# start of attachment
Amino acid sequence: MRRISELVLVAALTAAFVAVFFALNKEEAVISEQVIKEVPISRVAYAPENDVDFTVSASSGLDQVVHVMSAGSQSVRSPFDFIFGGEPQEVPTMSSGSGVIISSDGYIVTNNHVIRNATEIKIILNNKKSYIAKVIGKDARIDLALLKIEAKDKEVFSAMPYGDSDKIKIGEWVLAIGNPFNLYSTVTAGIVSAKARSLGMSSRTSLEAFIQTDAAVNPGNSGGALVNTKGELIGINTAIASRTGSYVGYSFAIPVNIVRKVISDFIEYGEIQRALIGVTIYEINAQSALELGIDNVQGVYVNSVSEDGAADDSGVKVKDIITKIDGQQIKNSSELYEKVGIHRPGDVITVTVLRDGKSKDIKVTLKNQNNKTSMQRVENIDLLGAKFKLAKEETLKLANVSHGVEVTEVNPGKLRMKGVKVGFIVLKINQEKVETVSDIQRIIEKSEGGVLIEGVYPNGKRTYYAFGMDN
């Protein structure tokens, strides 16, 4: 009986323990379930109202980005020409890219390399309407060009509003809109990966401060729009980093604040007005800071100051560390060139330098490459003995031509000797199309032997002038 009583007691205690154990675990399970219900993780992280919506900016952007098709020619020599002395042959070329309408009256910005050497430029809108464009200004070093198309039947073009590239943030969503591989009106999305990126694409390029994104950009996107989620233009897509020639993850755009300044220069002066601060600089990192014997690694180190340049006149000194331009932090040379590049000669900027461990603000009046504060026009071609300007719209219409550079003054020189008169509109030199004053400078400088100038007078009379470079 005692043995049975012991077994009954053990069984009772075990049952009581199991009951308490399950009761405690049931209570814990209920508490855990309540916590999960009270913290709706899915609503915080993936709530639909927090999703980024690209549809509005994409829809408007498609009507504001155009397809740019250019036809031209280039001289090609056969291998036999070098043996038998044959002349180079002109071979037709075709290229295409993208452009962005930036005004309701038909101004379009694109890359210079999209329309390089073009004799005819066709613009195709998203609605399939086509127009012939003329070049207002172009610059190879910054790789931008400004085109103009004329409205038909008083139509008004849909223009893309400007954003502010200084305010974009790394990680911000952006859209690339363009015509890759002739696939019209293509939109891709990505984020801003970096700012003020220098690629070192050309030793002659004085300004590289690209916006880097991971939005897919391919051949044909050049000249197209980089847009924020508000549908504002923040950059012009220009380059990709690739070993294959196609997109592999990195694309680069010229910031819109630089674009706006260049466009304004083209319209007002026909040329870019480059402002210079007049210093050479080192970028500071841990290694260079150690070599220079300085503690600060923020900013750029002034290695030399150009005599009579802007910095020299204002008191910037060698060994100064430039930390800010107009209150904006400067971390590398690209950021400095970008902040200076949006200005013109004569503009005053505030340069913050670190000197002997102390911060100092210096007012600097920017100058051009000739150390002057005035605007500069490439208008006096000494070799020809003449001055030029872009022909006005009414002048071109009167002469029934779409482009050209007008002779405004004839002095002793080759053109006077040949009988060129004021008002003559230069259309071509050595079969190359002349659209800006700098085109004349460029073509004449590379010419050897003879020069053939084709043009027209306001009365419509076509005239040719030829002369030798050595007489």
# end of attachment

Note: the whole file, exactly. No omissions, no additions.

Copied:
Amino acid sequence: MRRISELVLVAALTAAFVAVFFALNKEEAVISEQVIKEVPISRVAYAPENDVDFTVSASSGLDQVVHVMSAGSQSVRSPFDFIFGGEPQEVPTMSSGSGVIISSDGYIVTNNHVIRNATEIKIILNNKKSYIAKVIGKDARIDLALLKIEAKDKEVFSAMPYGDSDKIKIGEWVLAIGNPFNLYSTVTAGIVSAKARSLGMSSRTSLEAFIQTDAAVNPGNSGGALVNTKGELIGINTAIASRTGSYVGYSFAIPVNIVRKVISDFIEYGEIQRALIGVTIYEINAQSALELGIDNVQGVYVNSVSEDGAADDSGVKVKDIITKIDGQQIKNSSELYEKVGIHRPGDVITVTVLRDGKSKDIKVTLKNQNNKTSMQRVENIDLLGAKFKLAKEETLKLANVSHGVEVTEVNPGKLRMKGVKVGFIVLKINQEKVETVSDIQRIIEKSEGGVLIEGVYPNGKRTYYAFGMDN
């Protein structure tokens, strides 16, 4: 009986323990379930109202980005020409890219390399309407060009509003809109990966401060729009980093604040007005800071100051560390060139330098490459003995031509000797199309032997002038 009583007691205690154990675990399970219900993780992280919506900016952007098709020619020599002395042959070329309408009256910005050497430029809108464009200004070093198309039947073009590239943030969503591989009106999305990126694409390029994104950009996107989620233009897509020639993850755009300044220069002066601060600089990192014997690694180190340049006149000194331009932090040379590049000669900027461990603000009046504060026009071609300007719209219409550079003054020189008169509109030199004053400078400088100038007078009379470079 005692043995049975012991077994009954053990069984009772075990049952009581199991009951308490399950009761405690049931209570814990209920508490855990309540916590999960009270913290709706899915609503915080993936709530639909927090999703980024690209549809509005994409829809408007498609009507504001155009397809740019250019036809031209280039001289090609056969291998036999070098043996038998044959002349180079002109071979037709075709290229295409993208452009962005930036005004309701038909101004379009694109890359210079999209329309390089073009004799005819066709613009195709998203609605399939086509127009012939003329070049207002172009610059190879910054790789931008400004085109103009004329409205038909008083139509008004849909223009893309400007954003502010200084305010974009790394990680911000952006859209690339363009015509890759002739696939019209293509939109891709990505984020801003970096700012003020220098690629070192050309030793002659004085300004590289690209916006880097991971939005897919391919051949044909050049000249197209980089847009924020508000549908504002923040950059012009220009380059990709690739070993294959196609997109592999990195694309680069010229910031819109630089674009706006260049466009304004083209319209007002026909040329870019480059402002210079007049210093050479080192970028500071841990290694260079150690070599220079300085503690600060923020900013750029002034290695030399150009005599009579802007910095020299204002008191910037060698060994100064430039930390800010107009209150904006400067971390590398690209950021400095970008902040200076949006200005013109004569503009005053505030340069913050670190000197002997102390911060100092210096007012600097920017100058051009000739150390002057005035605007500069490439208008006096000494070799020809003449001055030029872009022909006005009414002048071109009167002469029934779409482009050209007008002779405004004839002095002793080759053109006077040949009988060129004021008002003559230069259309071509050595079969190359002349659209800006700098085109004349460029073509004449590379010419050897003879020069053939084709043009027209306001009365419509076509005239040719030829002369030798050595007489």